Indonesia has recalled its ambassador to Australia following Guardian Australia’s revelations that Australian spy agencies attempted to listen to the private phone calls of the Indonesian president and targeted the phones of other senior figures in Jakarta, including his wife.
The Indonesian foreign minister, Marty Natalegawa, confirmed on Monday that he and the president had contacted the ambassador in Canberra and told him to return to Jakarta for “consultations”. He added that Indonesia was reviewing all information-sharing agreements between the two nations, a damning move given the new Australian government’s pledge to combat people-smuggling in the region.
Natalegawa said any tapping of Indonesian politicians’ personal phones “violates every single decent and legal instrument I can think of – national in Indonesia, national in Australia, international as well”.
He added: “It is nothing less than an unfriendly act which is already having a very serious impact on bilateral relations.”
Natalegawa said summoning the ambassador was “not considered a light step” but was the “minimum” that could be done to “consolidate the situation”.
“The ball is very much in Australia’s court,” he said, calling for an official, public explanation from Canberra.
He expressed frustration at the response he had received from the Australian capital, adding he would be speaking with the Australian foreign minister, Julie Bishop, later on Monday. Natalegawa dismissed any suggestion that phone surveillance was “common practice between countries”, saying: “I have news for you: we don’t do it, we certainly should not be doing it among friends.”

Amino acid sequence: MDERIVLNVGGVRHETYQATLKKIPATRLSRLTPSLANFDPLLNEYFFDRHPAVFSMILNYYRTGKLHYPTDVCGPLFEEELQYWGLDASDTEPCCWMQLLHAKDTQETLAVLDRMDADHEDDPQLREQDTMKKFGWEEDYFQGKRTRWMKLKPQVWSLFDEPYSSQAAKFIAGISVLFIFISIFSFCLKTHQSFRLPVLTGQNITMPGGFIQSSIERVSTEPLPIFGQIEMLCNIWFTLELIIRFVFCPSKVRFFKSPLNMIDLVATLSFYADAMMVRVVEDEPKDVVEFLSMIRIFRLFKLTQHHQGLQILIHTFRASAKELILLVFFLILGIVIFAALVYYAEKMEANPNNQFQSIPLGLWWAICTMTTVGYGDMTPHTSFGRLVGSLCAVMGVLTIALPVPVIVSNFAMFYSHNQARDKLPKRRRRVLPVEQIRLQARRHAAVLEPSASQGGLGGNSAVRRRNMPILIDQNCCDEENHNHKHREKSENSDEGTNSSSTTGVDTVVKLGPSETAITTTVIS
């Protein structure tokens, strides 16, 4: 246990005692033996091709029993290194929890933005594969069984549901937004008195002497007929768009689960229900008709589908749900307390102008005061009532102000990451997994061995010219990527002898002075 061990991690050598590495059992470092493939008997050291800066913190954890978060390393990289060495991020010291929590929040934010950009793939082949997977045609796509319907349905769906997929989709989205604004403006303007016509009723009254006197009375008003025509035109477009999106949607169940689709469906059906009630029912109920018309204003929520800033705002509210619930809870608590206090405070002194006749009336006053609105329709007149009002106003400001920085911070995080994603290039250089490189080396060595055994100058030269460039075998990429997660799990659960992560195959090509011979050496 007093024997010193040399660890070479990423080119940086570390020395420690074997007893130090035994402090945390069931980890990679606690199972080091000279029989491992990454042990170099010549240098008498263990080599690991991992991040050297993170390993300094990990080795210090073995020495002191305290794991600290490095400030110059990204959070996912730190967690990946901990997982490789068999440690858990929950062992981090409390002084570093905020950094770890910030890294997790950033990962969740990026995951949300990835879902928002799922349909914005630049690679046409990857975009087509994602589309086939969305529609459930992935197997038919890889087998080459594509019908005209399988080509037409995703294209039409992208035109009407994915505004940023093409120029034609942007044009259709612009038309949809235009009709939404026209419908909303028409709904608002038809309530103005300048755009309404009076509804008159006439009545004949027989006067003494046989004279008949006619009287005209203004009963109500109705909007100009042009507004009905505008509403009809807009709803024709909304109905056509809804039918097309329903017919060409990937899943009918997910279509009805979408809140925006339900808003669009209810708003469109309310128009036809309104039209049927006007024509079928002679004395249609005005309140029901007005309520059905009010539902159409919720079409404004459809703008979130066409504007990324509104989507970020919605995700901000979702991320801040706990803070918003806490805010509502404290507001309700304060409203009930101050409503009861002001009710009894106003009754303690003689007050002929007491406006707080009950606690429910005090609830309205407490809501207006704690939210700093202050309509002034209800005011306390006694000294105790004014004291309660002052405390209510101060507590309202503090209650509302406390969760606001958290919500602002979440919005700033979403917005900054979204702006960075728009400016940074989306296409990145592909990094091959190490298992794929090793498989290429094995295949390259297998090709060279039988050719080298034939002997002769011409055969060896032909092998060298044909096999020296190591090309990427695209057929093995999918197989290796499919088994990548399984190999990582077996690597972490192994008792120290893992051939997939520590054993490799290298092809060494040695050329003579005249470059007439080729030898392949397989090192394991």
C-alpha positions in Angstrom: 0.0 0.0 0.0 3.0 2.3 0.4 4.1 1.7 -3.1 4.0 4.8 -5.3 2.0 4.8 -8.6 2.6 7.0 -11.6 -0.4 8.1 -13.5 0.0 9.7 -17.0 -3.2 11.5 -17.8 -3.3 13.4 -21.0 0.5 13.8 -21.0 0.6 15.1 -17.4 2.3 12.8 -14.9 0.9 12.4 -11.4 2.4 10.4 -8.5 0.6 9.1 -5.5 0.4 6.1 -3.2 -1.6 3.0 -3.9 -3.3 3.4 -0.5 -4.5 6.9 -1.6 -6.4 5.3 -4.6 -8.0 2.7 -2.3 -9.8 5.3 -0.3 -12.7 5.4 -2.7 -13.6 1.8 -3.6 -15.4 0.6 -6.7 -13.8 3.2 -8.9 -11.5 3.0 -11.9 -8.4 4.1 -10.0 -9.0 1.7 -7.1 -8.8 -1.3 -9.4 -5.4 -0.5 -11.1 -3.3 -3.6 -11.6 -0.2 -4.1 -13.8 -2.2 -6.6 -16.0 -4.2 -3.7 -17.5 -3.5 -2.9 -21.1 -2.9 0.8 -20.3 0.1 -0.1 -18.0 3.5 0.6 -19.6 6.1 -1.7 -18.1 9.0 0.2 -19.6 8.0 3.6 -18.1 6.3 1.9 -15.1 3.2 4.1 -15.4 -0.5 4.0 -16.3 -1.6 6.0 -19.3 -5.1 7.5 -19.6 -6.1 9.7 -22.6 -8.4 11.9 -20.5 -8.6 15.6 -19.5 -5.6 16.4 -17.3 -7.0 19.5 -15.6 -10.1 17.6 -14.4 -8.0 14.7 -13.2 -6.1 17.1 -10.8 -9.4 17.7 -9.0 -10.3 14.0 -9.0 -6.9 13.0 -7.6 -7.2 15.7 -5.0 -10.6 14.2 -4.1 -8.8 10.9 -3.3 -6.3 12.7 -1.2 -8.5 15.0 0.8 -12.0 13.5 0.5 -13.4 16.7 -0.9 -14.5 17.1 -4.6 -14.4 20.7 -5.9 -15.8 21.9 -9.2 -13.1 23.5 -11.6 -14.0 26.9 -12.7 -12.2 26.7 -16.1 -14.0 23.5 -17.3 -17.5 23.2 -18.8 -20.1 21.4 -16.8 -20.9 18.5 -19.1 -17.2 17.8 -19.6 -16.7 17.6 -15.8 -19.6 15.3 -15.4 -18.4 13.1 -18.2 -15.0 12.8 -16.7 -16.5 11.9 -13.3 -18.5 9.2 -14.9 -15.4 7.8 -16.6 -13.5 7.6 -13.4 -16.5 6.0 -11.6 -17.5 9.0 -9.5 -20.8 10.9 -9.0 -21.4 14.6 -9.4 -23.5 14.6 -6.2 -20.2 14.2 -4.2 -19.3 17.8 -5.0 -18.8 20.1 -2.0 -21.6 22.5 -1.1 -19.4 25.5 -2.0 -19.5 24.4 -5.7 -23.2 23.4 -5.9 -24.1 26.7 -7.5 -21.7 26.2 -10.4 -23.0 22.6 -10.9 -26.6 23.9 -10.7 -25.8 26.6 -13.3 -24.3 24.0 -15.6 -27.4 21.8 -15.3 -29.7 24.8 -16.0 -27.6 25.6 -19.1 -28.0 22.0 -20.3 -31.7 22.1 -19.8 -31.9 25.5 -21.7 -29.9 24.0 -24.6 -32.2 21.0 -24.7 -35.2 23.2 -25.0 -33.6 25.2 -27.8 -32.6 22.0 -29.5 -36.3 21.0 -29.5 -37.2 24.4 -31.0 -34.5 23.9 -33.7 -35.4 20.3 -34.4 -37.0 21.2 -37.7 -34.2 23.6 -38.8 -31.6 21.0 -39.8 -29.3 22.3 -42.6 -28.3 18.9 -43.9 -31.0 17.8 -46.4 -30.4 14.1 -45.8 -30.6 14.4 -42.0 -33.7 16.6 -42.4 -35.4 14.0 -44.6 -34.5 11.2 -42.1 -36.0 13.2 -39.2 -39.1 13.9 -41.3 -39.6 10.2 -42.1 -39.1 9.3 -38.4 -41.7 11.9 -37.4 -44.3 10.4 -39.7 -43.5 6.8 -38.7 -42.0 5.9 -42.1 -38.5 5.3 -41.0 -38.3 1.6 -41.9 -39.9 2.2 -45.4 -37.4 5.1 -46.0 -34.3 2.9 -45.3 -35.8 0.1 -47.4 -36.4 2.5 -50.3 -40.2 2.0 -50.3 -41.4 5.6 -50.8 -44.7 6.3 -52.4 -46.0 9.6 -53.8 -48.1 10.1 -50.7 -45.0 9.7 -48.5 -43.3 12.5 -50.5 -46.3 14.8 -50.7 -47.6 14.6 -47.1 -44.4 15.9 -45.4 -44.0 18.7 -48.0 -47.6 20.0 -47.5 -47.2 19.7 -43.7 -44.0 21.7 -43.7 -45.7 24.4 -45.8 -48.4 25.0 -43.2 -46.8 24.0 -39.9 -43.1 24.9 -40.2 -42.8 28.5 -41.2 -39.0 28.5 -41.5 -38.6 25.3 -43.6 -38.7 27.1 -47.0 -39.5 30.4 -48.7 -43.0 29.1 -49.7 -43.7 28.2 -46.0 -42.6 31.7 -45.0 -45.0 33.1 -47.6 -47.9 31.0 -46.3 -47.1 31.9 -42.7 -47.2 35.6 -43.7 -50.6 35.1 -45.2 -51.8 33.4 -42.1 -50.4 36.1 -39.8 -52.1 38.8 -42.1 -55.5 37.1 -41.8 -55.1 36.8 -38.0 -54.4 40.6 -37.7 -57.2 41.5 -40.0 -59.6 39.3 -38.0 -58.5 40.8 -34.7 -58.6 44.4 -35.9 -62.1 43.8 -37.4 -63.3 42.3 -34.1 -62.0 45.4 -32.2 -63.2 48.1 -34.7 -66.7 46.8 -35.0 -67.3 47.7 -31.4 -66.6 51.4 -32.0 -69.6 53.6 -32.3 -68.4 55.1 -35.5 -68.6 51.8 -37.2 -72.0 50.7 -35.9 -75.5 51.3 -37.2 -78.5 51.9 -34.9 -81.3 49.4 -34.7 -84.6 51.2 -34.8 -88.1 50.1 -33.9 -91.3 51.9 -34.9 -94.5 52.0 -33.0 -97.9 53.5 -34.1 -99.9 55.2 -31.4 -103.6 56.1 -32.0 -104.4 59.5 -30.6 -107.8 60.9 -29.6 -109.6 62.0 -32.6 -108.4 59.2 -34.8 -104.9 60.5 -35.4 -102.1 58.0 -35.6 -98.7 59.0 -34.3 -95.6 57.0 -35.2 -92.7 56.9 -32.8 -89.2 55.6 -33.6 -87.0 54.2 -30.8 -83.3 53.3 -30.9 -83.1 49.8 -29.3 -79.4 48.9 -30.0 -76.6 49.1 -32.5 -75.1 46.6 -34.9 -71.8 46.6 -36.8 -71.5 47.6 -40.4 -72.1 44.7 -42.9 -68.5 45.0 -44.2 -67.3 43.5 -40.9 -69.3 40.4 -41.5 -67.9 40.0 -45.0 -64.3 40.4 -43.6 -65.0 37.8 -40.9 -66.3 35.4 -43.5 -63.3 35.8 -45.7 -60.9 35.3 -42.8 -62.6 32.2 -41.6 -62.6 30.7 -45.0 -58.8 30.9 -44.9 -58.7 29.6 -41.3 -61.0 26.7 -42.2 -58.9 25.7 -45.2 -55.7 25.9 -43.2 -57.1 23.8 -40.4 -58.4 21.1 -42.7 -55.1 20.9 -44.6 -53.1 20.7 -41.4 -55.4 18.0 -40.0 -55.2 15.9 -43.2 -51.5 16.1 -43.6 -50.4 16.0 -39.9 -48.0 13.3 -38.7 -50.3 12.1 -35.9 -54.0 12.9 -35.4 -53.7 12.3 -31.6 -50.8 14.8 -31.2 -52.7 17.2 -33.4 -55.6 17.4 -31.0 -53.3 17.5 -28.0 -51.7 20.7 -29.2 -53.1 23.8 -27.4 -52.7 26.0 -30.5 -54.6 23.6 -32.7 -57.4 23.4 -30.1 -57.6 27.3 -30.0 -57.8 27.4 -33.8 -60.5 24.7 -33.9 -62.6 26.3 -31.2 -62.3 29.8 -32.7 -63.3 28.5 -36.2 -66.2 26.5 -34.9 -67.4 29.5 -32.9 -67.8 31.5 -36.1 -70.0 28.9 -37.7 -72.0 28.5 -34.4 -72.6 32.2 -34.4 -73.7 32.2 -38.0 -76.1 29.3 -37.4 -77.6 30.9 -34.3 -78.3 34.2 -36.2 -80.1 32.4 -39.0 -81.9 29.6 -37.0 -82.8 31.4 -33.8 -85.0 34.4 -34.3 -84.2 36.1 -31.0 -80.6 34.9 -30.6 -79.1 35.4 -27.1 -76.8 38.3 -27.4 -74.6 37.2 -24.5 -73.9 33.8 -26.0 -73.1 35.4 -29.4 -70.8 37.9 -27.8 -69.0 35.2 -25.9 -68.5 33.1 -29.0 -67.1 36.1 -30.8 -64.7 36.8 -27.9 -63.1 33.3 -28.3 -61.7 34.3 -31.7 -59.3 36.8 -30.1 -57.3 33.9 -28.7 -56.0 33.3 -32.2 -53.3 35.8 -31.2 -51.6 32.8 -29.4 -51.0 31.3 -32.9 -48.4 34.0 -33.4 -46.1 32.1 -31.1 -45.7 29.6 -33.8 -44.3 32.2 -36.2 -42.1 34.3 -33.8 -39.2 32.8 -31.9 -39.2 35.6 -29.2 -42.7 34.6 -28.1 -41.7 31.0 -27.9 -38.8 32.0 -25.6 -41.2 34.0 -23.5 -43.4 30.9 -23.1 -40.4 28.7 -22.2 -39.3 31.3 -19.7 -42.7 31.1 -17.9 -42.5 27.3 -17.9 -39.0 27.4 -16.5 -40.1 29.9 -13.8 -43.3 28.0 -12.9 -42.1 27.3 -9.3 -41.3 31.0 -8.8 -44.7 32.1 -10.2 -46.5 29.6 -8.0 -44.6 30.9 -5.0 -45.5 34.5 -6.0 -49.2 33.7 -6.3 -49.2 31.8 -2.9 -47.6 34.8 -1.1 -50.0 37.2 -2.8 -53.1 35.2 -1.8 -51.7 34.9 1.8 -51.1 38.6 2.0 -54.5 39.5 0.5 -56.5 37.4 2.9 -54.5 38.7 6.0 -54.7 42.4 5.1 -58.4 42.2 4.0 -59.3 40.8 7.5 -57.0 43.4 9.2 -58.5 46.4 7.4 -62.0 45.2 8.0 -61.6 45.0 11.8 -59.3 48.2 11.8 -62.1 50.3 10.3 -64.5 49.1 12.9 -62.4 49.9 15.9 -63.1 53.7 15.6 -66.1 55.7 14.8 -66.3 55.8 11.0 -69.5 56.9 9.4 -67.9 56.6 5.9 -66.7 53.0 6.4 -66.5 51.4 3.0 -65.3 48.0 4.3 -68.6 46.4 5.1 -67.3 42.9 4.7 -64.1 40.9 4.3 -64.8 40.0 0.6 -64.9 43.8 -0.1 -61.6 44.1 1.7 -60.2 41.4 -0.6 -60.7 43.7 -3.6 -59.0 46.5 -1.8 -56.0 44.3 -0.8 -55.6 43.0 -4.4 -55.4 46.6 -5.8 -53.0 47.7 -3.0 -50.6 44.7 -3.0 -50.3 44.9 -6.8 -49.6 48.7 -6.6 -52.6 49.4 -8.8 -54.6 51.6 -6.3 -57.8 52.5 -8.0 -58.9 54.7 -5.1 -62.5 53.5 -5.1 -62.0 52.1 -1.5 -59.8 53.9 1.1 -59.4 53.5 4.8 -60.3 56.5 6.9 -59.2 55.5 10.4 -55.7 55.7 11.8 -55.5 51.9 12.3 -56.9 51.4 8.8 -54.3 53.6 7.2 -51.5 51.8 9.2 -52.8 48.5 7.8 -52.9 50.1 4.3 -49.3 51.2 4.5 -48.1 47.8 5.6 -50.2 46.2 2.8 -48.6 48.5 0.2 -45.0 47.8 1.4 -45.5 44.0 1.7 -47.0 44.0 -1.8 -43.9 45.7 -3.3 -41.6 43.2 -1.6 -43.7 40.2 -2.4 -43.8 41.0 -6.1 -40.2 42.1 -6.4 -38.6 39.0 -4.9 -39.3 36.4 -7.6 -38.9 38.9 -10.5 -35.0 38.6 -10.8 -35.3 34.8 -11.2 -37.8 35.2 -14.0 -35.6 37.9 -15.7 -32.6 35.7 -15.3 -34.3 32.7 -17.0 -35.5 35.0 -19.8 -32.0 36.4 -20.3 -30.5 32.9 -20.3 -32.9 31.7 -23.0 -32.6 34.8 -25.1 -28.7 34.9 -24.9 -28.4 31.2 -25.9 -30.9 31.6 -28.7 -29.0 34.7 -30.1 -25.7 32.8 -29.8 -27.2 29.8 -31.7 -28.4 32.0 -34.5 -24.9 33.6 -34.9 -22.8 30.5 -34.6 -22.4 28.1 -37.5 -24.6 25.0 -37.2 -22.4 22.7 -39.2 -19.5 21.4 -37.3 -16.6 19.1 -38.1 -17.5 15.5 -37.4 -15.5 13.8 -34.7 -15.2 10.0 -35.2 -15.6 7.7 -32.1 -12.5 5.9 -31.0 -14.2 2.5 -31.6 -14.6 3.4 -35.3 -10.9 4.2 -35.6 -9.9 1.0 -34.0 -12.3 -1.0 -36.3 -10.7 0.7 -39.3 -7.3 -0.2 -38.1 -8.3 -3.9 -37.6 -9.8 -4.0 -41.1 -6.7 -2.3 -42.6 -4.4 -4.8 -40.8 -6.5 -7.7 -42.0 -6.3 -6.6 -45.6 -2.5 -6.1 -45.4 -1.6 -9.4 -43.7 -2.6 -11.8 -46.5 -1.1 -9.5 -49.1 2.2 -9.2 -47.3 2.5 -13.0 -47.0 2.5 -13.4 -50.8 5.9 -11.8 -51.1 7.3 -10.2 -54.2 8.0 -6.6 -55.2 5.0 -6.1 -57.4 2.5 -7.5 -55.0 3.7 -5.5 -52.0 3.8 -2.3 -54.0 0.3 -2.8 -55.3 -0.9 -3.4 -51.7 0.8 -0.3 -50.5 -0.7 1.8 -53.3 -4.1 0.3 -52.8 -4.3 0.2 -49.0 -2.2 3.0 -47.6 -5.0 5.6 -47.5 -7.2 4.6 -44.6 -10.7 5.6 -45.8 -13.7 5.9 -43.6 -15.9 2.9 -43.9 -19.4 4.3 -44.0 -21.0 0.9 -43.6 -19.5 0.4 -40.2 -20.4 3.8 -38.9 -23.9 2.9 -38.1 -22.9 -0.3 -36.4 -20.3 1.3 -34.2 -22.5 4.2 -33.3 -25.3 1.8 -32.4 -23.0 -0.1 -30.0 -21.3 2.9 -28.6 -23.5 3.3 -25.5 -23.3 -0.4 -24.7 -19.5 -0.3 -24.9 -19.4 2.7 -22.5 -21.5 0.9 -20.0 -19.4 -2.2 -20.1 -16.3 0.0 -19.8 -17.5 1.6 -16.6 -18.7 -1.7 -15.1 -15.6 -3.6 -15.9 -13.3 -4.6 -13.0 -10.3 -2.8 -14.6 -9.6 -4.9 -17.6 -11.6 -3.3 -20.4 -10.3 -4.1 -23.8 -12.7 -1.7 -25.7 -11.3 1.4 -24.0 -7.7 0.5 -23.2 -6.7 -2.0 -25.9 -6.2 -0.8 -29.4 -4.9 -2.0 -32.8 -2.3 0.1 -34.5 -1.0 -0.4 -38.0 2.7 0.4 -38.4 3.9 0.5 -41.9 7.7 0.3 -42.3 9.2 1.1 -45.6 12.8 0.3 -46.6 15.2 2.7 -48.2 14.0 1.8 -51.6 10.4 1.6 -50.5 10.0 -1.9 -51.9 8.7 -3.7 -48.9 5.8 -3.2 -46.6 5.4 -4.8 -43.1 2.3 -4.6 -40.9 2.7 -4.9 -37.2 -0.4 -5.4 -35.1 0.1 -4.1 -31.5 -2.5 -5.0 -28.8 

Natalegawa said he would be examining whether the phone tapping revelations were in violation of the Lombok treaty signed by the two nations in 2006, which aimed to enhance bilateral security co-operation.
The foreign minister, known for his reserved demeanour, spoke in an unusually forthright manner. He said he would be “quite flabbergasted” if tapping the private phone calls of the president had relevance to Australia’s security interests.
“I need quite desperately an explanation how a private conversation involving the president of the Republic of Indonesia, involving the first lady of the Republic of Indonesia, how they can even have a hint, even a hint of relevance impacting on the security of Australia,” he said.
Earlier on Monday, the deputy Australian ambassador to Indonesia, David Engel, was called to the foreign ministry for talks. After a 20-minute meeting, he described talks as “very good”.